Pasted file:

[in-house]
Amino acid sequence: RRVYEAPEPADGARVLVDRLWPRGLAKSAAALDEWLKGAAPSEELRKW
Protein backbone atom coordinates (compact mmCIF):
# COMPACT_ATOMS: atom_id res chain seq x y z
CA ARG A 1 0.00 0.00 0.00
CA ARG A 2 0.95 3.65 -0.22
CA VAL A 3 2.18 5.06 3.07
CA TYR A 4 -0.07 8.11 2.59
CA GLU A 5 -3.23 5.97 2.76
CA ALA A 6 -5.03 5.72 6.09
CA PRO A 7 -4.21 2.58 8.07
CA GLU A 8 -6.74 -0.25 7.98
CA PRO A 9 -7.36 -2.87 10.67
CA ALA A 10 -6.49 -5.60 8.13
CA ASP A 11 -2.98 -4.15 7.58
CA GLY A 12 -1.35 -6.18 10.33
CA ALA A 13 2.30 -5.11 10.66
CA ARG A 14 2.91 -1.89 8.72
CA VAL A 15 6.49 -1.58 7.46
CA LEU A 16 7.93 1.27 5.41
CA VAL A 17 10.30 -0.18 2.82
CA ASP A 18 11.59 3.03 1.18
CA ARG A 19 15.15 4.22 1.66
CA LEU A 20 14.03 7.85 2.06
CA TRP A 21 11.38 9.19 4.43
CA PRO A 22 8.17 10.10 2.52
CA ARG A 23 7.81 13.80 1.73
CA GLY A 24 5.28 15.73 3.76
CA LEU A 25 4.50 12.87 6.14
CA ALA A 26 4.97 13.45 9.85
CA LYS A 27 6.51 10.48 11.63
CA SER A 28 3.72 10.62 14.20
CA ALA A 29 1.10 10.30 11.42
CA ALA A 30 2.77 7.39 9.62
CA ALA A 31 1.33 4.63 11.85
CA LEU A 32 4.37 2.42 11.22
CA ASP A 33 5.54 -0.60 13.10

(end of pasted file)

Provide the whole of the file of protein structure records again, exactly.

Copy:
[in-house]
Amino acid sequence: RRVYEAPEPADGARVLVDRLWPRGLAKSAAALDEWLKGAAPSEELRKW
Protein backbone atom coordinates (compact mmCIF):
# COMPACT_ATOMS: atom_id res chain seq x y z
CA ARG A 1 0.00 0.00 0.00
CA ARG A 2 0.95 3.65 -0.22
CA VAL A 3 2.18 5.06 3.07
CA TYR A 4 -0.07 8.11 2.59
CA GLU A 5 -3.23 5.97 2.76
CA ALA A 6 -5.03 5.72 6.09
CA PRO A 7 -4.21 2.58 8.07
CA GLU A 8 -6.74 -0.25 7.98
CA PRO A 9 -7.36 -2.87 10.67
CA ALA A 10 -6.49 -5.60 8.13
CA ASP A 11 -2.98 -4.15 7.58
CA GLY A 12 -1.35 -6.18 10.33
CA ALA A 13 2.30 -5.11 10.66
CA ARG A 14 2.91 -1.89 8.72
CA VAL A 15 6.49 -1.58 7.46
CA LEU A 16 7.93 1.27 5.41
CA VAL A 17 10.30 -0.18 2.82
CA ASP A 18 11.59 3.03 1.18
CA ARG A 19 15.15 4.22 1.66
CA LEU A 20 14.03 7.85 2.06
CA TRP A 21 11.38 9.19 4.43
CA PRO A 22 8.17 10.10 2.52
CA ARG A 23 7.81 13.80 1.73
CA GLY A 24 5.28 15.73 3.76
CA LEU A 25 4.50 12.87 6.14
CA ALA A 26 4.97 13.45 9.85
CA LYS A 27 6.51 10.48 11.63
CA SER A 28 3.72 10.62 14.20
CA ALA A 29 1.10 10.30 11.42
CA ALA A 30 2.77 7.39 9.62
CA ALA A 31 1.33 4.63 11.85
CA LEU A 32 4.37 2.42 11.22
CA ASP A 33 5.54 -0.60 13.10